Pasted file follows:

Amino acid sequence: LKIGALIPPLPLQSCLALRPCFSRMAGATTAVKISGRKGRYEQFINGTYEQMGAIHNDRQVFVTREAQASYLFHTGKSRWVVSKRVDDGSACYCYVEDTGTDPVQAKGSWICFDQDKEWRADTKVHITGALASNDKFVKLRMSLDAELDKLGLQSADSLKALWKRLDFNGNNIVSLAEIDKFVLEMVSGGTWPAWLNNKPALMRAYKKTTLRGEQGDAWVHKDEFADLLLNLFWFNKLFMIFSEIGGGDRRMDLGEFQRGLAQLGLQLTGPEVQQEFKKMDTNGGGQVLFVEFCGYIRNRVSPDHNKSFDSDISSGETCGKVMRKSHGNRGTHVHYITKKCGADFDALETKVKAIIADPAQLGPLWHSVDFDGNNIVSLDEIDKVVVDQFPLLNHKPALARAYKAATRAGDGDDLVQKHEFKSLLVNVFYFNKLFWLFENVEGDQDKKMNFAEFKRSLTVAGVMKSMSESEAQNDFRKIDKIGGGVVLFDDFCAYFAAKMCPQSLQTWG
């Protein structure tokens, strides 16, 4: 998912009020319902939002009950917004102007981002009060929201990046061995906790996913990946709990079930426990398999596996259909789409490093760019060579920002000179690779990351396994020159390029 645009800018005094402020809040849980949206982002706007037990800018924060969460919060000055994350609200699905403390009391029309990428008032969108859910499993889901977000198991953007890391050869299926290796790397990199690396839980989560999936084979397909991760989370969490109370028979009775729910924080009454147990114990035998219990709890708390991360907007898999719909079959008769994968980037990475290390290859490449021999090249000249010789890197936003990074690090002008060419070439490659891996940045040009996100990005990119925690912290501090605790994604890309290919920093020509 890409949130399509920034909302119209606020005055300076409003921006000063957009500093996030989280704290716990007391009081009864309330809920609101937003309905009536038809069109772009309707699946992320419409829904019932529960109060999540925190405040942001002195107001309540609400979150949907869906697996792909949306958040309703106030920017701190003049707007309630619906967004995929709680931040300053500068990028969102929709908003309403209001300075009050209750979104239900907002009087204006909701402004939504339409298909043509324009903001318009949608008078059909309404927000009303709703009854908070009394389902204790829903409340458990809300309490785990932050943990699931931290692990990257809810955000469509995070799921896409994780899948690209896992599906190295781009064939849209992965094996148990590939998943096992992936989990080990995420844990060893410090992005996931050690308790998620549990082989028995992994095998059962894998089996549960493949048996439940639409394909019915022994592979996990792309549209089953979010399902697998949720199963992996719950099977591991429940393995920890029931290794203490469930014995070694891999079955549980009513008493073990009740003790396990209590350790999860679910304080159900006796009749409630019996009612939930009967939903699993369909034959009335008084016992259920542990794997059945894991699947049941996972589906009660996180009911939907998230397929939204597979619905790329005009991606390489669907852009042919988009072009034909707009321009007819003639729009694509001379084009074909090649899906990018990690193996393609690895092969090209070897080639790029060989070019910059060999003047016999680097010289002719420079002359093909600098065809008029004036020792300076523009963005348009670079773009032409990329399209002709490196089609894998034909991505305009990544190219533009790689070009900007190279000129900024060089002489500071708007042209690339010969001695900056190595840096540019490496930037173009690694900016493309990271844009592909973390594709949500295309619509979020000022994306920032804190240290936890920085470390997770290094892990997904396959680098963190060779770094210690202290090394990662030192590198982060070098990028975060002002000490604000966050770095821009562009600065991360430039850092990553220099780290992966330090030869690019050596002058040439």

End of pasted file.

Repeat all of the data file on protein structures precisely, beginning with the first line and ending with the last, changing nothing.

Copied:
Amino acid sequence: LKIGALIPPLPLQSCLALRPCFSRMAGATTAVKISGRKGRYEQFINGTYEQMGAIHNDRQVFVTREAQASYLFHTGKSRWVVSKRVDDGSACYCYVEDTGTDPVQAKGSWICFDQDKEWRADTKVHITGALASNDKFVKLRMSLDAELDKLGLQSADSLKALWKRLDFNGNNIVSLAEIDKFVLEMVSGGTWPAWLNNKPALMRAYKKTTLRGEQGDAWVHKDEFADLLLNLFWFNKLFMIFSEIGGGDRRMDLGEFQRGLAQLGLQLTGPEVQQEFKKMDTNGGGQVLFVEFCGYIRNRVSPDHNKSFDSDISSGETCGKVMRKSHGNRGTHVHYITKKCGADFDALETKVKAIIADPAQLGPLWHSVDFDGNNIVSLDEIDKVVVDQFPLLNHKPALARAYKAATRAGDGDDLVQKHEFKSLLVNVFYFNKLFWLFENVEGDQDKKMNFAEFKRSLTVAGVMKSMSESEAQNDFRKIDKIGGGVVLFDDFCAYFAAKMCPQSLQTWG
């Protein structure tokens, strides 16, 4: 998912009020319902939002009950917004102007981002009060929201990046061995906790996913990946709990079930426990398999596996259909789409490093760019060579920002000179690779990351396994020159390029 645009800018005094402020809040849980949206982002706007037990800018924060969460919060000055994350609200699905403390009391029309990428008032969108859910499993889901977000198991953007890391050869299926290796790397990199690396839980989560999936084979397909991760989370969490109370028979009775729910924080009454147990114990035998219990709890708390991360907007898999719909079959008769994968980037990475290390290859490449021999090249000249010789890197936003990074690090002008060419070439490659891996940045040009996100990005990119925690912290501090605790994604890309290919920093020509 890409949130399509920034909302119209606020005055300076409003921006000063957009500093996030989280704290716990007391009081009864309330809920609101937003309905009536038809069109772009309707699946992320419409829904019932529960109060999540925190405040942001002195107001309540609400979150949907869906697996792909949306958040309703106030920017701190003049707007309630619906967004995929709680931040300053500068990028969102929709908003309403209001300075009050209750979104239900907002009087204006909701402004939504339409298909043509324009903001318009949608008078059909309404927000009303709703009854908070009394389902204790829903409340458990809300309490785990932050943990699931931290692990990257809810955000469509995070799921896409994780899948690209896992599906190295781009064939849209992965094996148990590939998943096992992936989990080990995420844990060893410090992005996931050690308790998620549990082989028995992994095998059962894998089996549960493949048996439940639409394909019915022994592979996990792309549209089953979010399902697998949720199963992996719950099977591991429940393995920890029931290794203490469930014995070694891999079955549980009513008493073990009740003790396990209590350790999860679910304080159900006796009749409630019996009612939930009967939903699993369909034959009335008084016992259920542990794997059945894991699947049941996972589906009660996180009911939907998230397929939204597979619905790329005009991606390489669907852009042919988009072009034909707009321009007819003639729009694509001379084009074909090649899906990018990690193996393609690895092969090209070897080639790029060989070019910059060999003047016999680097010289002719420079002359093909600098065809008029004036020792300076523009963005348009670079773009032409990329399209002709490196089609894998034909991505305009990544190219533009790689070009900007190279000129900024060089002489500071708007042209690339010969001695900056190595840096540019490496930037173009690694900016493309990271844009592909973390594709949500295309619509979020000022994306920032804190240290936890920085470390997770290094892990997904396959680098963190060779770094210690202290090394990662030192590198982060070098990028975060002002000490604000966050770095821009562009600065991360430039850092990553220099780290992966330090030869690019050596002058040439």